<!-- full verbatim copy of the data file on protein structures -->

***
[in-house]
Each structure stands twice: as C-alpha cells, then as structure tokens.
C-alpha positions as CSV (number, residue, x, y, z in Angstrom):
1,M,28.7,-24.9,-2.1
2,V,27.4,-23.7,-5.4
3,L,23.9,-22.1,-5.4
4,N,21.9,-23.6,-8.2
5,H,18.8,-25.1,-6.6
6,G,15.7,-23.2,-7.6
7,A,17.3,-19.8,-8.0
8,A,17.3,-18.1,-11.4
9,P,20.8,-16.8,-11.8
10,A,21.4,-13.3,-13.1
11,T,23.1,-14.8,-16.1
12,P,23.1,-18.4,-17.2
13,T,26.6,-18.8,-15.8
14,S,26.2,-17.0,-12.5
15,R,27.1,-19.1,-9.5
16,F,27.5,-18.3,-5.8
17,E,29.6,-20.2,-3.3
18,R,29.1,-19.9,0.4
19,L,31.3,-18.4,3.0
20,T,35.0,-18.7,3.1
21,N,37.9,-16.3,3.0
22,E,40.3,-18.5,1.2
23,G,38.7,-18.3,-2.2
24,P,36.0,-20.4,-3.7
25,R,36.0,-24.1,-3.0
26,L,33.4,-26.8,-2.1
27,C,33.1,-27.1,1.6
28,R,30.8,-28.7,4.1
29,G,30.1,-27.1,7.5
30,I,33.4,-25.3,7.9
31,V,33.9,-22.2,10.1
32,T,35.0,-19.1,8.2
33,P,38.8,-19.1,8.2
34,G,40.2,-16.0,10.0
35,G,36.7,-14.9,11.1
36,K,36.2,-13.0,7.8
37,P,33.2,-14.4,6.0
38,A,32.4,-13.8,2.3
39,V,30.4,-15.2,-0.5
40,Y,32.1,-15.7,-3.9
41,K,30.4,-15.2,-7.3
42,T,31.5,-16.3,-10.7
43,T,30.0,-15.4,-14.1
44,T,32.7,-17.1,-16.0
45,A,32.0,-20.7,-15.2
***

[in-house]
Each structure stands twice: as C-alpha cells, then as structure tokens.
C-alpha positions as CSV (number, residue, x, y, z in Angstrom):
1,M,28.7,-24.9,-2.1
2,V,27.4,-23.7,-5.4
3,L,23.9,-22.1,-5.4
4,N,21.9,-23.6,-8.2
5,H,18.8,-25.1,-6.6
6,G,15.7,-23.2,-7.6
7,A,17.3,-19.8,-8.0
8,A,17.3,-18.1,-11.4
9,P,20.8,-16.8,-11.8
10,A,21.4,-13.3,-13.1
11,T,23.1,-14.8,-16.1
12,P,23.1,-18.4,-17.2
13,T,26.6,-18.8,-15.8
14,S,26.2,-17.0,-12.5
15,R,27.1,-19.1,-9.5
16,F,27.5,-18.3,-5.8
17,E,29.6,-20.2,-3.3
18,R,29.1,-19.9,0.4
19,L,31.3,-18.4,3.0
20,T,35.0,-18.7,3.1
21,N,37.9,-16.3,3.0
22,E,40.3,-18.5,1.2
23,G,38.7,-18.3,-2.2
24,P,36.0,-20.4,-3.7
25,R,36.0,-24.1,-3.0
26,L,33.4,-26.8,-2.1
27,C,33.1,-27.1,1.6
28,R,30.8,-28.7,4.1
29,G,30.1,-27.1,7.5
30,I,33.4,-25.3,7.9
31,V,33.9,-22.2,10.1
32,T,35.0,-19.1,8.2
33,P,38.8,-19.1,8.2
34,G,40.2,-16.0,10.0
35,G,36.7,-14.9,11.1
36,K,36.2,-13.0,7.8
37,P,33.2,-14.4,6.0
38,A,32.4,-13.8,2.3
39,V,30.4,-15.2,-0.5
40,Y,32.1,-15.7,-3.9
41,K,30.4,-15.2,-7.3
42,T,31.5,-16.3,-10.7
43,T,30.0,-15.4,-14.1
44,T,32.7,-17.1,-16.0
45,A,32.0,-20.7,-15.2